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Adam Szymczyk and Andrzej Przywara talk to Zofia Kulik.
Fragments of the interview edited after: Niech archeolog nie odkłada łopaty.
Originally published in Materiał, 1/1998


Don't Let the Archaeologist Put His Shovel Away


Andrzej Przywara, Adam Szymczyk: What is behind the juxtapositions you make on the micro-scale? They seem to me very strong and simple, for instance, the juxtaposition of the skull and the head of Mickey Mouse, or the pincers and human beings. It is a rather simple juxtaposition in terms of meanings.

Zofia Kulik: It is purely a pictorial poetry.

A.P., A.S.: "A coincidental meeting of a sewing machine with an umbrella on the dissection table?"

Z.K.: No, this is not coincidental. Then it would be pure surrealism. These are not surrealistic things from a dreamlike set, they are poetic juxtapositions.

A.P., A.S.: What kind of poetics is it?

Z.K.: In a sense it is simple, banal and trashy. The subtlety of this work is based on its multiplicity. I feel it is the great value of my work - that I am a talented organiser of very complex visual structures, while all the details are as simple as in a mere song about love, death, etc.
My whole work is based on the fact that I am permanently collecting and archiving the images of this world. The complexity of my work comes from the richness of my archive. This archive is visual information accumulated in large quantities, a kind of storehouse.


A.P., A.S.: Has this archive of photography been consistently accumulated since the beginning of the 1970s?

Z.K.: It is linked with a stance urging to document and archive everything, all manifestations of life and creation and my own, individual contexts. [...]

A.P., A.S.: It is linked with a stance urging to document and archive everything, all manifestations of life and creation and my own, individual contexts. [...]

Z.K.: I don't know. However, the archive is definitely linked to computer technology. The archive both facilitates and necessitates the introduction of order in various disciplines. The introducing of order into a certain set is a prerequisite, indispensable, of the entering of any set of data into a computer. The computer, or the Internet, requires the utilisation of a certain scheme of facts which we create or in which we participate and which can sometimes be unclear and complex. Please, note this contradiction. On the one hand we have being an individual, unique, irresponsible and a little crazy artist, and, on the other, the requirement of being communicative and the will to share information on often intricate activities and contexts.
I would find it very interesting when art historians, who feel the spirit of our times, tried to analyse the difference in technological, social and civilisation-related conditions between the contemporary world and the 19th century, which, actually, still influenced artists in the first half of the 20th century. The 19th-century myth of the artist, which is still valid for so many people, fits poorly into our contemporary world. The role and status of the artist in the situation of "artistic production", "production of images" and "exhibition industry" has changed. He is accompanied by mechanical recording and a certain surplus of information, now popularised as the so called "infotainment", accompanied by mass, media culture based on an accelerated change and novelty. It is said in the music industry that "the new sounding becomes the basis for a commercial success". We have not had things like that before.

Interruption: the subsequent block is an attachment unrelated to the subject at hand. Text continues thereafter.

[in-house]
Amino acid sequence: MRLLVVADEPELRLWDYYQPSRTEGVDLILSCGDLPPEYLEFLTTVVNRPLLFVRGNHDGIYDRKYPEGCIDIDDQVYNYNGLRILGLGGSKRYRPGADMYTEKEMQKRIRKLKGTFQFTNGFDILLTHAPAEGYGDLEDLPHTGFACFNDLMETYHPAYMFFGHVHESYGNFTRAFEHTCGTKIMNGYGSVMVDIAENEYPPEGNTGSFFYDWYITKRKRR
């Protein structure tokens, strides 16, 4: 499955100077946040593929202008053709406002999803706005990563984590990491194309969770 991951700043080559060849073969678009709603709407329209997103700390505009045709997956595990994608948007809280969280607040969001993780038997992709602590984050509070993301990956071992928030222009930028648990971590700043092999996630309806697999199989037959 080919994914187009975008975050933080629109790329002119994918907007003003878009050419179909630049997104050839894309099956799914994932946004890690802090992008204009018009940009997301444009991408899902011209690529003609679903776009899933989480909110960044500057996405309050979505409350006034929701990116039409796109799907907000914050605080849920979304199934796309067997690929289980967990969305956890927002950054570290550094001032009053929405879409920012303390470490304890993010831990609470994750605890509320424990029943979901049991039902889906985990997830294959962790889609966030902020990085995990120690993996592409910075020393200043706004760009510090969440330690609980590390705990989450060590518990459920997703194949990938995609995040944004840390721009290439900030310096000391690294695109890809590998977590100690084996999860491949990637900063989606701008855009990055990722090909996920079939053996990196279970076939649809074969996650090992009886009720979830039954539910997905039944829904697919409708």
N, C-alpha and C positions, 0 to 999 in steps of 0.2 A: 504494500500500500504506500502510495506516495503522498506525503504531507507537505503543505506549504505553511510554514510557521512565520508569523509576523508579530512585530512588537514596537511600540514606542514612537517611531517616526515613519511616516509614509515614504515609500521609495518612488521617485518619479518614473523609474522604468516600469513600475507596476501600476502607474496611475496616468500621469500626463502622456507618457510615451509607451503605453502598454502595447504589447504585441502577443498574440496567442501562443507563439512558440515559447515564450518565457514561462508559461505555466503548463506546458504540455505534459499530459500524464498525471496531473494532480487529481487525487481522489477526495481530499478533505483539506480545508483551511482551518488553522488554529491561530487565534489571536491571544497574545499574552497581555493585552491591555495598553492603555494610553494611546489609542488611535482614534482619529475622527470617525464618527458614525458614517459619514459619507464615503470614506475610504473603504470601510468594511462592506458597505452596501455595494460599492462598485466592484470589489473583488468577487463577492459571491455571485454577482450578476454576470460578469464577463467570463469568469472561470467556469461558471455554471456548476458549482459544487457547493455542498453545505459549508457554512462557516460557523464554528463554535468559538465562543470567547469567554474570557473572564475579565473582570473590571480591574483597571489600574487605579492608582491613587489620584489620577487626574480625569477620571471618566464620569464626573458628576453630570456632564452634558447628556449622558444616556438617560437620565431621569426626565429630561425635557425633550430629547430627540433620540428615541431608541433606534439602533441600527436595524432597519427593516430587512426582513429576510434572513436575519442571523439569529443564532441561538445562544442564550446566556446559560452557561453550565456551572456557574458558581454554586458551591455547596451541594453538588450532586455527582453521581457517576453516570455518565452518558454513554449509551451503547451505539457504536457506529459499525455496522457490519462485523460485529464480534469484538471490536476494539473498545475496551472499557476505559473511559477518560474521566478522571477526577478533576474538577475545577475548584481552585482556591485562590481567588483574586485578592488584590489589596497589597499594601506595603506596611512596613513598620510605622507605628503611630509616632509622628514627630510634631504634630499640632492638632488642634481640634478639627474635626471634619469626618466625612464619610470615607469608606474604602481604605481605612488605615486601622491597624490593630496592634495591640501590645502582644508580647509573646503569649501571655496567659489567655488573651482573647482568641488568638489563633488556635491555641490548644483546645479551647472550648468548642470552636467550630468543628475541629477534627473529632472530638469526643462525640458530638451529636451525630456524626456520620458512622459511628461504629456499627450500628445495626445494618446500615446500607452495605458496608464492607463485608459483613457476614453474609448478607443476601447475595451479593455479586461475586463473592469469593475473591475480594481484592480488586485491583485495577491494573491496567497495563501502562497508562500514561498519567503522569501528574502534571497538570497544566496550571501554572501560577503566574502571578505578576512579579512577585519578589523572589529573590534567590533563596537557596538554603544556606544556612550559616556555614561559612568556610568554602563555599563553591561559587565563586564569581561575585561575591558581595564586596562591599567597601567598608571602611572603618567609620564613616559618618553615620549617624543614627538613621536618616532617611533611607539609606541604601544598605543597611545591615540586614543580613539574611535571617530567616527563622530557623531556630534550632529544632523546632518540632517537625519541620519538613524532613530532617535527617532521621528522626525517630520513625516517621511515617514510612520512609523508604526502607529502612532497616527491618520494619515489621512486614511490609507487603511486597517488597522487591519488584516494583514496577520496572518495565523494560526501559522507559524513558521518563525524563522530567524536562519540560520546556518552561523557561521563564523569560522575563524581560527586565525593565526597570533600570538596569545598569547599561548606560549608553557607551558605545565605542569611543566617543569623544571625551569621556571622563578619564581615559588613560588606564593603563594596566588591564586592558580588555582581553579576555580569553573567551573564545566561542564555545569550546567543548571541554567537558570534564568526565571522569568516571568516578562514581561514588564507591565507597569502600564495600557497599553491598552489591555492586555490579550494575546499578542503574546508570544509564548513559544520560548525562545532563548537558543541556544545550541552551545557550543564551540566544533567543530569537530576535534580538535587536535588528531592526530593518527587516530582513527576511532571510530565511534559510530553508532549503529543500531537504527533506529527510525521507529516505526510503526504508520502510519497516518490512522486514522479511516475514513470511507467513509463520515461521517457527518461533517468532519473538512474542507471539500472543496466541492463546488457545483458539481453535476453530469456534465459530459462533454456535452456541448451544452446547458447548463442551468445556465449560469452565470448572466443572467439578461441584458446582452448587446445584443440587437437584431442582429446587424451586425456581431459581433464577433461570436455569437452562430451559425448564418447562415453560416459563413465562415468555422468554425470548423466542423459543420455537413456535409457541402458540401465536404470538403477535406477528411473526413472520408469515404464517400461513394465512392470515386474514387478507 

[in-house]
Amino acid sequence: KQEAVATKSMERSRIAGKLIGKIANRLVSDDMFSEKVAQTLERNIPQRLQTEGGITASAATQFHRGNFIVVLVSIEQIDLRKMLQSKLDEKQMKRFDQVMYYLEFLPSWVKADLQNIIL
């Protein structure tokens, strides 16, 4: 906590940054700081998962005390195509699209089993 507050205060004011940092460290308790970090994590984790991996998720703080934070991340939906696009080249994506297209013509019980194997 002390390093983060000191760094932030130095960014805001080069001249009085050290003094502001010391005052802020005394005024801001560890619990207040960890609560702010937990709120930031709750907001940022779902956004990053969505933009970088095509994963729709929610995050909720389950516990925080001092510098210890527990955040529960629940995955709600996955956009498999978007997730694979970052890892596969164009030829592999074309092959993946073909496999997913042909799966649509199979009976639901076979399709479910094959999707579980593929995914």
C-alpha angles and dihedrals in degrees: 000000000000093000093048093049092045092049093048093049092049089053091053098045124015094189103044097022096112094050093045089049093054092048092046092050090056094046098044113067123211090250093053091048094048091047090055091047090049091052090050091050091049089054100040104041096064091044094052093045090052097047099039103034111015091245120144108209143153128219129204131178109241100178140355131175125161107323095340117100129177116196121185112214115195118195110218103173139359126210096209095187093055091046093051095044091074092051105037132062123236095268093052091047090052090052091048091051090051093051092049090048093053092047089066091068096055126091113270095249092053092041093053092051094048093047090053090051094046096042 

A.P., A.S.: [...] What problems or doubts did you face when you started this entire archiving machine? Are you not horrified by the fact that everything else, everything outside the archive escapes you anyway?

Z.K.: I was archiving in the '70s because everything was temporary, ephemeral. At that moment this mania began: to document a thing and salvage it in this way. However today, my aims are slightly different - I do not document things which escape us because I realise that it is impossible to achieve a suitably good documentation of them. Even if I sometimes manage to make a document, I remain with the question "For whom?", "What for?" and "Who will later find it useful?"

A.P., A.S.: The question of the value of a document.

Z.K.: I can say that for me this document is very important; however, I can see that others have their own very important documents. Who is to judge whose document is more important. [...]

A.P., A.S.: At the moment, after you have decided to "make works of art" you do not use the existing archive only.

Z.K.: I started to create a new archive very intensely. I have arranged situations which I recorded. [...] My archive contains various categories of documented reality (as black-and-white photographs). There is a category of things already present: landscapes, architecture and ceremonies. There are also compositions which I have built before the camera myself. [...] There are also various real world events "borrowed" from the TV screen. Finally, there is also my work - perhaps the most important - with models of whom Gadamer says that they are "like performers of gestures, like dressed (undressed) dolls". I think a model with personality is more than a doll.

A.P., A.S.: And what part of it do you use in your large-scale compositions?

Z.K.: In categories of quantity it makes, I believe, one tenth, maybe a little more. This is only a fraction of the archive. [...] I think that when I use these images en masse, I weaken their impact. I act against the power of particular picture. However, this is not the point. I deal with visual epic. It is a wide stream of narrating, but not linear narration when one sequence precedes another. What I build is rather reminiscent of a map on which I provoke clashes of various visual facts.

Adam Szymczyk, Andrzej Przywara; may 1997

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